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Any Slots

Any Slots are catch-all placeholder slots that allow you to match keyphrases of arbitrary length outside of your Lexicons. If user input matches the placeholder slot exactly it will populate a Cognigy Slot with the matched content. The result is the same as if the matched user input had been added to an attached Lexicon as a keyphrase.

To add an Any Slot, simply annotate a single word in your example sentence and select the "Any-Slot" type. Then enter the desired slot name.

An example sentence with Any Slot "movie_title" such as...

...will dynamically add user input that matches the pattern exactly to the slot movie_title:

Any input content that matches the pattern of an Any Slot in your example sentences exactly will be populated as a new Cognigy Slot. The result will be the same as if you had populated a Lexicon with the tag of your placeholder Any Slot and a keyphrase identical to the matched user input.

  • Works best when only a single word is annotated
  • Up to 4 different Any Slots per sentence
  • Up to 500 example sentences with Any Slots per Flow
  • Example sentences with Any Slots must be less than 400 characters long
  • Any Slot patterns are interpreted exact matching and will always trigger a 1 score on the intent. Lexicon Synonyms or Annotations are treated synonymous for the purpose of matching.


Any Slot at the end of a sentence

Consider the following example:

This will dynamically add user input that matches the pattern exactly to the slot fruit:

Note that because the Any Slot annotation is located at the very end of the training sentence, any number of words after "This is an" will be matched to the slot fruit:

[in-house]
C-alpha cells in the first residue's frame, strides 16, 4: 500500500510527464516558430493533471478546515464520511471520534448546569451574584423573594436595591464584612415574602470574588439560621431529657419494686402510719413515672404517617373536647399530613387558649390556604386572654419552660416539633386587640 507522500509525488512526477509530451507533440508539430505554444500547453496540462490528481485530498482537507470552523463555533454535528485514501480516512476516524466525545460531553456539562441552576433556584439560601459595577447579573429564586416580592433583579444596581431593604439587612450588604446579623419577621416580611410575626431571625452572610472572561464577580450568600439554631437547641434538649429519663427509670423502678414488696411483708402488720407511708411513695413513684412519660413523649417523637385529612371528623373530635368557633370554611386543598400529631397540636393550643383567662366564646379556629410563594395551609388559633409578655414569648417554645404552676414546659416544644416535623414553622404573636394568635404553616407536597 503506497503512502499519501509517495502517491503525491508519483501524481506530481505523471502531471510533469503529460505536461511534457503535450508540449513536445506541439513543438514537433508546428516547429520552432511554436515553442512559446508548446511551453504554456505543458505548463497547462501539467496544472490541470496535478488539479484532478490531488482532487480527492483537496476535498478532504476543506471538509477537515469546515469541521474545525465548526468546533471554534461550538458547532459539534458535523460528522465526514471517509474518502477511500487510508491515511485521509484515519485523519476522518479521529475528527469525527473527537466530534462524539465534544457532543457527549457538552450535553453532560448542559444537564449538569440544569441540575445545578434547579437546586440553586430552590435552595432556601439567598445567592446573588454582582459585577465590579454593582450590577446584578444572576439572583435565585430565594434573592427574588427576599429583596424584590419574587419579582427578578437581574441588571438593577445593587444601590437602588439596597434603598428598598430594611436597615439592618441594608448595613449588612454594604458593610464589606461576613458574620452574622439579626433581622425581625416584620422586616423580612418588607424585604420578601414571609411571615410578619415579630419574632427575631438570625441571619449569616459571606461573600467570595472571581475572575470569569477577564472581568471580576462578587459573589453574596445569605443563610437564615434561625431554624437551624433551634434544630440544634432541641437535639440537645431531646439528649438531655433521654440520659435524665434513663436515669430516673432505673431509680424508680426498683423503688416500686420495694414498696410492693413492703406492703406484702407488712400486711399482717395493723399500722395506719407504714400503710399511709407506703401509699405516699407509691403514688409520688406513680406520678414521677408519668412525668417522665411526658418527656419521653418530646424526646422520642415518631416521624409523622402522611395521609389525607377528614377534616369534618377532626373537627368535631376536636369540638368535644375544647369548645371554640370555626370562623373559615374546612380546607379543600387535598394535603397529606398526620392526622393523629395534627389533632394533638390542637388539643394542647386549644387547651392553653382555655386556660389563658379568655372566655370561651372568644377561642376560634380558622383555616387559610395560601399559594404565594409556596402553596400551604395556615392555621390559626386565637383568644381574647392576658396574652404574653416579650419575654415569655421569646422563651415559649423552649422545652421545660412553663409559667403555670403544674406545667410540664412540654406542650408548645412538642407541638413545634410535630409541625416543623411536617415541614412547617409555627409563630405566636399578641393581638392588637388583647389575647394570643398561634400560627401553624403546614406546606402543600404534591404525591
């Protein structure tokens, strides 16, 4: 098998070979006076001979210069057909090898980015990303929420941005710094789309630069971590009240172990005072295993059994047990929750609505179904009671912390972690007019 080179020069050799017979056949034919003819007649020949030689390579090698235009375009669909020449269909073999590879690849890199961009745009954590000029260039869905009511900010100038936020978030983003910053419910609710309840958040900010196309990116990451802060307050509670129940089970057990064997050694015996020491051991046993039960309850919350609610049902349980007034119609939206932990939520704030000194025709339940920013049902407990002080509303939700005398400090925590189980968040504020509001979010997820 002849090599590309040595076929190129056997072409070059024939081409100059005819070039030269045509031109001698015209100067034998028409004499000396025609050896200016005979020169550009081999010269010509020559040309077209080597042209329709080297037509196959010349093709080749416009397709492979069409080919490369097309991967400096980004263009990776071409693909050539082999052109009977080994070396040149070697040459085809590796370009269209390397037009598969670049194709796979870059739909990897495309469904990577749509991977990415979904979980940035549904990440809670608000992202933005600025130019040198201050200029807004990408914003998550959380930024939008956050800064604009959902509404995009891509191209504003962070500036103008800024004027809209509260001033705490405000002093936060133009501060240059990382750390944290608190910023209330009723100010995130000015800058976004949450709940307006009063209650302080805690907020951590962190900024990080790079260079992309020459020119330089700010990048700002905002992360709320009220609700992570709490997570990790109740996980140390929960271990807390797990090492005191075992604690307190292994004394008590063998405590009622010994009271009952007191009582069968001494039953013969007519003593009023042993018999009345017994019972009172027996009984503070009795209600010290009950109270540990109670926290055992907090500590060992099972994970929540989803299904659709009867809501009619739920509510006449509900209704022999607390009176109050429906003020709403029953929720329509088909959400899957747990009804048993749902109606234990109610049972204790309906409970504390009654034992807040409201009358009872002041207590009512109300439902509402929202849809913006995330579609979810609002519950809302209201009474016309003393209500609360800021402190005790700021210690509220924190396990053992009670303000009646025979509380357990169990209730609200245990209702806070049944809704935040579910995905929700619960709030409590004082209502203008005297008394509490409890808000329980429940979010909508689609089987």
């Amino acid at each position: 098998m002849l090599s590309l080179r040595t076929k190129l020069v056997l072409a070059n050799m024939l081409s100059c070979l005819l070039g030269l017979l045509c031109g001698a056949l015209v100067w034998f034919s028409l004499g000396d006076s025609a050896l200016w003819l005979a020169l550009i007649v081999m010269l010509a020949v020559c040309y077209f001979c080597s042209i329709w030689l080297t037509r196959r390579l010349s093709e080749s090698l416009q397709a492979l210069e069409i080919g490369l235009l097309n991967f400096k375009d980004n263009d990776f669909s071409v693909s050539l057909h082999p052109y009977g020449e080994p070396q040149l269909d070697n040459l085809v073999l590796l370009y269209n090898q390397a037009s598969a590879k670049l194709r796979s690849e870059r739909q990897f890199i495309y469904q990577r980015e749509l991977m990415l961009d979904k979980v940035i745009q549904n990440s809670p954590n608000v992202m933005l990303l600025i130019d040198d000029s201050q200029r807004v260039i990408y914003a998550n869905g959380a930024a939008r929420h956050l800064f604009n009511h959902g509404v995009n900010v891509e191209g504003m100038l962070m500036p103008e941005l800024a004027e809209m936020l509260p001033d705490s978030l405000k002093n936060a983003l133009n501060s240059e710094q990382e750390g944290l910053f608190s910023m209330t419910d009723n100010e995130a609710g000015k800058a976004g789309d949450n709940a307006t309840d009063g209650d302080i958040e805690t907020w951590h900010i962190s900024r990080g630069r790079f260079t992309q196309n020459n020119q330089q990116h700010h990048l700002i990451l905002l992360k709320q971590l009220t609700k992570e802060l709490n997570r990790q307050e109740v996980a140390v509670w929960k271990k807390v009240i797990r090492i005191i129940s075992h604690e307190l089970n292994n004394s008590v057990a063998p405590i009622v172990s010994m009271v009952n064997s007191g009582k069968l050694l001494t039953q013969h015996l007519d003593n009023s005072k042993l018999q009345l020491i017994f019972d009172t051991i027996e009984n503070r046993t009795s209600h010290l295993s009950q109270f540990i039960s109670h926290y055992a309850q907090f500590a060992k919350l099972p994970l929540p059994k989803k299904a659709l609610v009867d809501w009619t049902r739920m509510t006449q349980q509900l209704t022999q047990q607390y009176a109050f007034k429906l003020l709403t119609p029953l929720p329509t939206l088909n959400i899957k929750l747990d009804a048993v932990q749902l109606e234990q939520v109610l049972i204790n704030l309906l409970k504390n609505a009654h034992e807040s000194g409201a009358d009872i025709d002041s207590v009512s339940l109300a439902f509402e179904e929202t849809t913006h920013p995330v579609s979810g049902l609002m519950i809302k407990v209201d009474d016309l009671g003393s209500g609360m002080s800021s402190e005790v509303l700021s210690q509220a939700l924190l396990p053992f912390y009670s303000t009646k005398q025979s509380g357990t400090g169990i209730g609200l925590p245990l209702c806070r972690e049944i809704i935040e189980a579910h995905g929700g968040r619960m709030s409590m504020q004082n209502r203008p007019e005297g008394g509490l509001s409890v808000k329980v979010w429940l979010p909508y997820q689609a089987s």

This is by design and does not seem to make sense for this specific example. However, consider the example above with the sentence "Who is the director of Titanic", where the Any Slot would be matched with any movie title, also titles including spaces.

Any Slot in the middle of a sentence

Lets "fix" the issue we discovered above by adjusting the example sentence a little bit:

We placed the Any Slot annotation in the middle of a sentence. Now, the word of an input sentence that has exactly the structure of the training sentence will be mapped to the slot fruit:

Grammatical issues aside, using multiple words does also work:

Any Slot in combination with Lexicon Slot

When using Any Slots, we rely on the user to use the exact word structure of that sentence. To remain rather flexible with what the user may say for the Any Slot to still be detected, we can make use of a Lexicon Slot.

Lets annotate the example sentence from the previous example with a Lexicon Slot:

Keep in mind that we also need to create and attach a lexicon to the flow to be able to annotate Lexicon Slots:

As seen in the following examples, the user has more flexibility in wording the sentence:

Grammatical issues aside, using completely different words than from the training sentence does also work:


Any Slots are insensitive to punctuation. That means that any extra or unexpected punctuation in the input sentence will not influence the Any Slot mapping.

See the following input with the same training sentence as the previous examples:

Any Slots from past inputs

Any Slots that were found in earlier sentences are applied to the input object of the current sentence, if that sentence contains those slots. For that, the sentence needs not match an intent or a training sentence. This allows for an easier flow of conversation, should a topic from an earlier part arise again in a later part of the conversation.

Lets consider the following training sentences.

In the following, in the first two inputs the two corresponding Any Slots are detected by the agent. The third input does not contain any word to be mapped to a slot. At this point, you can imagine the conversation to be of any length, until the topic of apples and tastiness arises again.

Known Issues

There are some edge cases to Any Slot matching where seemingly odd behaviors occur that are related to the implementation. These edge cases are listed here for completeness, but should in practice not be of concern.

  • An input sentence without spaces will be mapped.
  • Excessive punctuation may cause problems with word mapping.
  • Conflicting training sentences may yield undesired results.
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